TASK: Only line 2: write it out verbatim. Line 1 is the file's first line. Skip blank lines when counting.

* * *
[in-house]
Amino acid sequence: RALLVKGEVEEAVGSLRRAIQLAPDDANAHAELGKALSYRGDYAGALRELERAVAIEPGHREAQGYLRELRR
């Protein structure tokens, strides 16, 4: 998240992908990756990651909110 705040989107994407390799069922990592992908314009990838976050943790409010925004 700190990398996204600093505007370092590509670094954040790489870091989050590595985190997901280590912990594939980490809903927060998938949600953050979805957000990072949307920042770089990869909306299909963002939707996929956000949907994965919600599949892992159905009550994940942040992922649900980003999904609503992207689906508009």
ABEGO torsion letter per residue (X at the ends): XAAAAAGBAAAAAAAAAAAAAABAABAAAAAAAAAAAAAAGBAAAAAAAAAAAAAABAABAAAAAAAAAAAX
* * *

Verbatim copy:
Amino acid sequence: RALLVKGEVEEAVGSLRRAIQLAPDDANAHAELGKALSYRGDYAGALRELERAVAIEPGHREAQGYLRELRR